By Nicole Rashotte
Anglo American Platinum (Amplats) (LSE:AAL,OTC Pink:AGPPF) and Platinum Group Metals (TSX:PTM,NYSEAMERICAN:PLG) have joined forces to launch a joint venture geared at developing next-generation battery technology that uses platinum and palladium.
The plan is for Lion Battery Technologies, the newly formed joint venture, to begin a research program together with Florida International University (FIU).
Researchers at FIU will look at the potential of using platinum-group metals (PGMs) as a catalyst to raise the discharge capacity and cyclability of lithium-air and lithium-sulfur battery chemistries.
Under the agreement with FIU, Lion will retain exclusive rights to any and all intellectual property that is developed. The company will also be responsible for all efforts to commercialize the new technology.
Lion is looking at other opportunities that will complement progress made with the university as well.
According to Amplats and Platinum Group Metals, lithium-air and lithium-sulfur batteries outperform most top of the line lithium-ion batteries because their energy density is considerably higher.
By incorporating PGMs into the design of these batteries, the companies believe they can create a new generation of batteries that is both powerful and lightweight. They see these new batteries benefiting from growing electric vehicle demand, and anticipate that they could stoke demand for PGMs.
“This exciting early-stage technology aligns with our broader strategy to bring new technologies to market that will help us secure future demand for the platinum group metals we mine and pave the way to a more sustainable energy future,” said Benny Oeyen, Amplats’ executive head of market development.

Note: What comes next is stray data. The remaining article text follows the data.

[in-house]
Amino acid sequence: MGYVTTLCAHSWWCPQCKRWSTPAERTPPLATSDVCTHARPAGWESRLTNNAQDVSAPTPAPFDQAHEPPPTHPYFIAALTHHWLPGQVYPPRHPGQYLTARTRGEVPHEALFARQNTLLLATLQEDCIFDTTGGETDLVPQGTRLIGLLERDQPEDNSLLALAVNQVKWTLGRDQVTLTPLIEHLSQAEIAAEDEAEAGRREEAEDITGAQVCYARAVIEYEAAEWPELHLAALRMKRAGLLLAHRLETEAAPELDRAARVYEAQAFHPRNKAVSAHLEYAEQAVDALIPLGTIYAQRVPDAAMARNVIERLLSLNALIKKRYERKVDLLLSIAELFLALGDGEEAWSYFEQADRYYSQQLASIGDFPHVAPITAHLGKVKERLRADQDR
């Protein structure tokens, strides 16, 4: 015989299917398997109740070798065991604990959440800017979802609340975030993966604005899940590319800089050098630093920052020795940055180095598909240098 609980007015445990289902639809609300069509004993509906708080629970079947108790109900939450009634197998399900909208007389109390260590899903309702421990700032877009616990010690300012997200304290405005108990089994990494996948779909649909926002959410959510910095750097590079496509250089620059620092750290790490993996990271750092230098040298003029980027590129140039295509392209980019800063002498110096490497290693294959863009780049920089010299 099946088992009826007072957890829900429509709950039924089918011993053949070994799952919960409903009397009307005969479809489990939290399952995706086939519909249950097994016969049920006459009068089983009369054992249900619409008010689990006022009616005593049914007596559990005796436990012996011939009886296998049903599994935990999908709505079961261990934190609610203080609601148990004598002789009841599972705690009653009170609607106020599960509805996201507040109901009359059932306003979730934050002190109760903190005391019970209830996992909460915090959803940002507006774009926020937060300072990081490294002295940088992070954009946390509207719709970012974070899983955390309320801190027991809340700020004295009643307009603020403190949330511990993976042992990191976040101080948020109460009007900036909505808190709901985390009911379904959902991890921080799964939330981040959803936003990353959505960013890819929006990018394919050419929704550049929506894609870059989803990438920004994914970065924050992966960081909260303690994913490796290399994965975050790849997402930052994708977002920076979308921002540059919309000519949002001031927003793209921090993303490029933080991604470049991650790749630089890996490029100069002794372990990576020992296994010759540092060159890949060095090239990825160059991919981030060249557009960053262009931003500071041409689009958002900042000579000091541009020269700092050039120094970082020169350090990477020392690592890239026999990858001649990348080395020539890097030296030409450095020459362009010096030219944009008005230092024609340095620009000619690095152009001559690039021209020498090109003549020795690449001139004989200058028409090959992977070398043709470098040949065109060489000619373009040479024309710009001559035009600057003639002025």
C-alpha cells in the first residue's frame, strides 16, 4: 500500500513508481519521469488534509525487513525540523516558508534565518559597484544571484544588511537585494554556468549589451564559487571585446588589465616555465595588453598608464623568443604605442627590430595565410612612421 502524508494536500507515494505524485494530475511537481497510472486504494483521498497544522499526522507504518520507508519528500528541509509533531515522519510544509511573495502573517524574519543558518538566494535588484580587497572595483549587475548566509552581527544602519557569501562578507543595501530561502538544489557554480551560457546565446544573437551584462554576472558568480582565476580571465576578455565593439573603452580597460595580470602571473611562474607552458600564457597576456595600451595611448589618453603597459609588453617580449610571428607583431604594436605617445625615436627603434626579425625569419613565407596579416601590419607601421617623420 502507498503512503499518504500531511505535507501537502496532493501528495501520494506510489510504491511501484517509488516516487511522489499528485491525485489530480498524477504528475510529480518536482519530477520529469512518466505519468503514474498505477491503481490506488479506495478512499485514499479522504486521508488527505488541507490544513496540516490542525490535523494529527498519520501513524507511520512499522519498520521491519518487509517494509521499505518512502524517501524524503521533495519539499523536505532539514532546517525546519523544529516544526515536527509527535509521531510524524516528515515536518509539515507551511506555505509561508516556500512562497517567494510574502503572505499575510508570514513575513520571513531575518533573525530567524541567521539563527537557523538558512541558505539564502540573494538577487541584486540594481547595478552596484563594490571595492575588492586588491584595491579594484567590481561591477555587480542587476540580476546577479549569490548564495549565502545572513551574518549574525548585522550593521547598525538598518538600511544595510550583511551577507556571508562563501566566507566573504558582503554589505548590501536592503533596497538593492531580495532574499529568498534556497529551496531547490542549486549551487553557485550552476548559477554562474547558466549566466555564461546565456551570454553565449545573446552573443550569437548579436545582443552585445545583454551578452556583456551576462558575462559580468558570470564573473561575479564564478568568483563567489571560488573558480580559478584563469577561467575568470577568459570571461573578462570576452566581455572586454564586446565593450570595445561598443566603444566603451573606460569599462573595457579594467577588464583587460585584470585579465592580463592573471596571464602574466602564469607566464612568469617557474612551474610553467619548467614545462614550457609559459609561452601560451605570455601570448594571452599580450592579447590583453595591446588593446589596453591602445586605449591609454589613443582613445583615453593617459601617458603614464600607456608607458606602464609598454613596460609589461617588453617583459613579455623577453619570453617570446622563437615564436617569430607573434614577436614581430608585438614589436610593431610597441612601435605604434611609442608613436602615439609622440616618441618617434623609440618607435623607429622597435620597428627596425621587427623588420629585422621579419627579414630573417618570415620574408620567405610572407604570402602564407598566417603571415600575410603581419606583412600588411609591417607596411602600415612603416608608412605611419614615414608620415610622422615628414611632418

Similarly, Platinum Group Metals CEO Michael Jones said the work could benefit his company’s Waterberg project, which is a large-scale, bulk-mineable, predominantly palladium asset.
“Developing new applications for platinum group metals is key to ensuring long-term sustainable demand, demand which will be important to the future success of our large-scale Waterberg palladium and platinum mining project in South Africa,” he said in a press release about the topic.
The company is currently focused on completing a definitive feasibility study for Waterberg. According to an updated resource estimate released in October of last year, the asset’s current measured and indicated resource stands at 26.34 million ounces at a cut off of 2.5 grams per tonne.
As for Amplats, towards the end of last month the company announced that headline earnings for H1 2019 will be at least 80 percent higher year-on-year.
The company stated that the increase, which it expects will total 3.36 billion rand, is a direct result of higher PGMs prices paired with a lower rand.
While the company has yet to release its Q2 production results, Amplats reported Q1 output of 998,900 ounces of PGMs and maintained its production guidance for the year at 4.2 to 4.5 million ounces.
The company is currently the sole owner of the following PGMs assets: Mogalakwena, Amandelbult, Unki and Mototolo.
Several market watchers believe that, although platinum had a relatively flat Q2, it is headed for gains before the end of this year.
“Total mining supply in 2019 will be 4 percent higher than in 2018, but this is a one off release from stock. Total mining supply in 2020 is expected to be similar to 2018 levels. Demand in 2019 is forecast to be up 8 percent on 2018 as investment demand offsets weaker automotive and jewelry demand,” Trevor Raymond of the World Platinum Investment Council told the Investing News Network.